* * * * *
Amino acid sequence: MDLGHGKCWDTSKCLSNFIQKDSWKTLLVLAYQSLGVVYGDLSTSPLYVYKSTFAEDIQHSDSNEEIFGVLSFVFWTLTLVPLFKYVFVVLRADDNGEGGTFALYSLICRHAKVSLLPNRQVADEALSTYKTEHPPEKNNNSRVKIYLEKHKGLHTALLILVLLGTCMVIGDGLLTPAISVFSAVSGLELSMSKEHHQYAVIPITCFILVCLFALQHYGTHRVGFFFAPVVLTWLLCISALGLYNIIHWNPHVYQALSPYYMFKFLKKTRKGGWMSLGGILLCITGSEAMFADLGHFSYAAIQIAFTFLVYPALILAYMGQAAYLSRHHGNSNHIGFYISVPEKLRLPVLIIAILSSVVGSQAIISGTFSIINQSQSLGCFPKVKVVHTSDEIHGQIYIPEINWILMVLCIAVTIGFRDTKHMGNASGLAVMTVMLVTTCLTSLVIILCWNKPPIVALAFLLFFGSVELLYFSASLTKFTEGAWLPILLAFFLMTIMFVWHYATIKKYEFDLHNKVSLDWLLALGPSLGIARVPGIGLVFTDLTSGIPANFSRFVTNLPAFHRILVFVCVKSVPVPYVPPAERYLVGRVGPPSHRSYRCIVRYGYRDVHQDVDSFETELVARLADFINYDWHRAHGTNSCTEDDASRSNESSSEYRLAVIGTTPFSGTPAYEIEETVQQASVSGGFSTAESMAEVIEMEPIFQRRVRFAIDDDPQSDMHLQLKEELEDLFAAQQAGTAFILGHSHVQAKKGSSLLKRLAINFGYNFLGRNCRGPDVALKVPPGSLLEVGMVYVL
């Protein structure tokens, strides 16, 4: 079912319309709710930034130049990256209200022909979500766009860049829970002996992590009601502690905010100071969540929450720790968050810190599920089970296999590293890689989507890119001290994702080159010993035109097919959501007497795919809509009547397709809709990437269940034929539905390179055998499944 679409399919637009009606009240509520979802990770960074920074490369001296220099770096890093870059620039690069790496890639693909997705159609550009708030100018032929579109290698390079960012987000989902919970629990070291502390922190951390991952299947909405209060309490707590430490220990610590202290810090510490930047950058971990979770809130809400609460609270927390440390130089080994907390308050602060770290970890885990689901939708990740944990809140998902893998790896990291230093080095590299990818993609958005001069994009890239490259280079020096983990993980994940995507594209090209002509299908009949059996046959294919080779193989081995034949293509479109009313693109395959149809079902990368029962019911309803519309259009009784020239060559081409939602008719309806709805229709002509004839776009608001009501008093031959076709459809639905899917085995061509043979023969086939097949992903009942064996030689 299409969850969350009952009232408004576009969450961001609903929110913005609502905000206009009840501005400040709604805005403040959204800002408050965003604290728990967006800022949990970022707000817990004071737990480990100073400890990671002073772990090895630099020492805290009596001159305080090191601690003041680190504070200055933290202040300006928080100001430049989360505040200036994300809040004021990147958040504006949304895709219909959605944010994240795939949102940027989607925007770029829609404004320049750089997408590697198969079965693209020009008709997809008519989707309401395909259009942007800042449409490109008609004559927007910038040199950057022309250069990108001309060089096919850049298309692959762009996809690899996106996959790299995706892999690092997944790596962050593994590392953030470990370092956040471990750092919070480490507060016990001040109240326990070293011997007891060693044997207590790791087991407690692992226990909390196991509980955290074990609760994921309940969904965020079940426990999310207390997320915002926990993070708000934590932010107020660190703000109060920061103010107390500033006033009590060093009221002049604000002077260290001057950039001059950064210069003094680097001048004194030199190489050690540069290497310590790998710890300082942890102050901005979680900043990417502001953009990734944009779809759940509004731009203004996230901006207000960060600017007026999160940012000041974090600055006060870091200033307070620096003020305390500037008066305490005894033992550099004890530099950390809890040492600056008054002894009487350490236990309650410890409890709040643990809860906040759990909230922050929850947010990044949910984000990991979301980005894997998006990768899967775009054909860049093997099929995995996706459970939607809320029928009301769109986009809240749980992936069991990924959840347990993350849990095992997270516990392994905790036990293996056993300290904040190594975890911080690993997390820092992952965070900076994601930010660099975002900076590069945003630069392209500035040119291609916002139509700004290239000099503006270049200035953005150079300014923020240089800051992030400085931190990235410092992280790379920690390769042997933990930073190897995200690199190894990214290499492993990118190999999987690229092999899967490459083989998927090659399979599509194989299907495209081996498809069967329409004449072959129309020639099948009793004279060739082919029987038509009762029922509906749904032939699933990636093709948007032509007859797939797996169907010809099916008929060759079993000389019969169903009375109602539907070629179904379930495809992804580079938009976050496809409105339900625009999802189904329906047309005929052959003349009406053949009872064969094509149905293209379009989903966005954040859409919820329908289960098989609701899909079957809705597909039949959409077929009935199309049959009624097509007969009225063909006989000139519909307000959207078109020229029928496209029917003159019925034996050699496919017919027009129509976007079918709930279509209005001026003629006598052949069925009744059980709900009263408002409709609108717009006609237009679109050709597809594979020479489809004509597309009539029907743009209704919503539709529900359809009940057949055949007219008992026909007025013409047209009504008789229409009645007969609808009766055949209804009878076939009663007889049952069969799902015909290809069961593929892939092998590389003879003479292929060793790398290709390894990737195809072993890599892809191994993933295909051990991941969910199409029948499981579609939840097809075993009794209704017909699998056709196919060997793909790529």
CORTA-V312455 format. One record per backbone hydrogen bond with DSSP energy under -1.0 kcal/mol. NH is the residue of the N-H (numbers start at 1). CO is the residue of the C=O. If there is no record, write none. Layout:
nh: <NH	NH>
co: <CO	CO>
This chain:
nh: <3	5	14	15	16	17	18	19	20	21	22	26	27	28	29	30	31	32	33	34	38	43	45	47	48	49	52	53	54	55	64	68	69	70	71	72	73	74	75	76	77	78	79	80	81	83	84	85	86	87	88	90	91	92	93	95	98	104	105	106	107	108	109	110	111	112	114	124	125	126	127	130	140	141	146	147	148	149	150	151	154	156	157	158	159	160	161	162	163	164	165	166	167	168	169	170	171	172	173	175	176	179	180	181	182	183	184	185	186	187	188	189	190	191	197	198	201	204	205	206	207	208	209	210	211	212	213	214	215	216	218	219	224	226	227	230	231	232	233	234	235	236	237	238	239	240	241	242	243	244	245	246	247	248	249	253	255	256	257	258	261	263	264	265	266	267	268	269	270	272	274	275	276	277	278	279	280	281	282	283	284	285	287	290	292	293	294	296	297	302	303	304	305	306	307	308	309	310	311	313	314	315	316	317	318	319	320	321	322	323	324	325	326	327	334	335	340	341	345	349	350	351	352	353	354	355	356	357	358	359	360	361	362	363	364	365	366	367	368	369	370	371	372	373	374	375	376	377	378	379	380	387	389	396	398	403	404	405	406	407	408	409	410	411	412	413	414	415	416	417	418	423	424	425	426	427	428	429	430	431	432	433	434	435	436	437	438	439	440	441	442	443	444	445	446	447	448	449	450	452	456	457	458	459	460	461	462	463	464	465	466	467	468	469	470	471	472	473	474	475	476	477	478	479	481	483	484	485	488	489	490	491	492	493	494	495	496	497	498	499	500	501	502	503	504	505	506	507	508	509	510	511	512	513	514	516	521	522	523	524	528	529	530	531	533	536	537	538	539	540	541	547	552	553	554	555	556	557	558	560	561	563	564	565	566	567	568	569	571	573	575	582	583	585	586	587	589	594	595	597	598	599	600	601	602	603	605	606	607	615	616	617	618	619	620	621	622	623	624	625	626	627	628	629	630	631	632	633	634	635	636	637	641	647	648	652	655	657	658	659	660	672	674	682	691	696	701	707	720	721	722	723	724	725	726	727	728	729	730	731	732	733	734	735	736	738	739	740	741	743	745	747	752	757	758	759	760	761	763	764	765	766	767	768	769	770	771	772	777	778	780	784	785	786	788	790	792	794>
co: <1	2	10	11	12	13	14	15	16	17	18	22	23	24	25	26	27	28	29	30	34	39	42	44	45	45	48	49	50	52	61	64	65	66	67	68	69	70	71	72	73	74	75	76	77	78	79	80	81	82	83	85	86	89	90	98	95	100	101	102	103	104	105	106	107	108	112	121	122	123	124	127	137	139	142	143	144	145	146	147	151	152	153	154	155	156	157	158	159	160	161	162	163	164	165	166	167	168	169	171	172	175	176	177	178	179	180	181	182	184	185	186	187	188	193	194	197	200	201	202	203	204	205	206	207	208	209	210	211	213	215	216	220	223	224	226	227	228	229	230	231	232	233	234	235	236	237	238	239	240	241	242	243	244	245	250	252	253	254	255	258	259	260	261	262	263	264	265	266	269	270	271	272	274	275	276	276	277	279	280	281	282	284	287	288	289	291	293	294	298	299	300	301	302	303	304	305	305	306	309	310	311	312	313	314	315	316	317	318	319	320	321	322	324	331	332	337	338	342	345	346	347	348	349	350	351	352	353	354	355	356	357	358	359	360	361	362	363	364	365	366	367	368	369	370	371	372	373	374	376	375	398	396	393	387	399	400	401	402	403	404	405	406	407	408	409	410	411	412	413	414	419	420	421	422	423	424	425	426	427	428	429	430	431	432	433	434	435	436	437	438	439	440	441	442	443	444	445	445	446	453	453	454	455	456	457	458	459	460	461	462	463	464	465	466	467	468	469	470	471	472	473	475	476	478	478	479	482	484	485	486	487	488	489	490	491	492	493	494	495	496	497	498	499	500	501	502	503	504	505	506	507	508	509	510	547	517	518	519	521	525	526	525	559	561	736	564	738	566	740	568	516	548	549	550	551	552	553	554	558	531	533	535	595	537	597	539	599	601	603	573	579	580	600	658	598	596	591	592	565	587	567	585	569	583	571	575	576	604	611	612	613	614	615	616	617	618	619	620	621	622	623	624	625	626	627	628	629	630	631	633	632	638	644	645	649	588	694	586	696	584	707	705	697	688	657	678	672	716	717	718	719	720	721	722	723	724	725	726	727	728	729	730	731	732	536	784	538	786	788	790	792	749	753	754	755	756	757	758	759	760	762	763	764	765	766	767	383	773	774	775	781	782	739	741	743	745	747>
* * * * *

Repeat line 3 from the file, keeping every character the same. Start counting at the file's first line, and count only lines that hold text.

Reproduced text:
CORTA-V312455 format. One record per backbone hydrogen bond with DSSP energy under -1.0 kcal/mol. NH is the residue of the N-H (numbers start at 1). CO is the residue of the C=O. If there is no record, write none. Layout: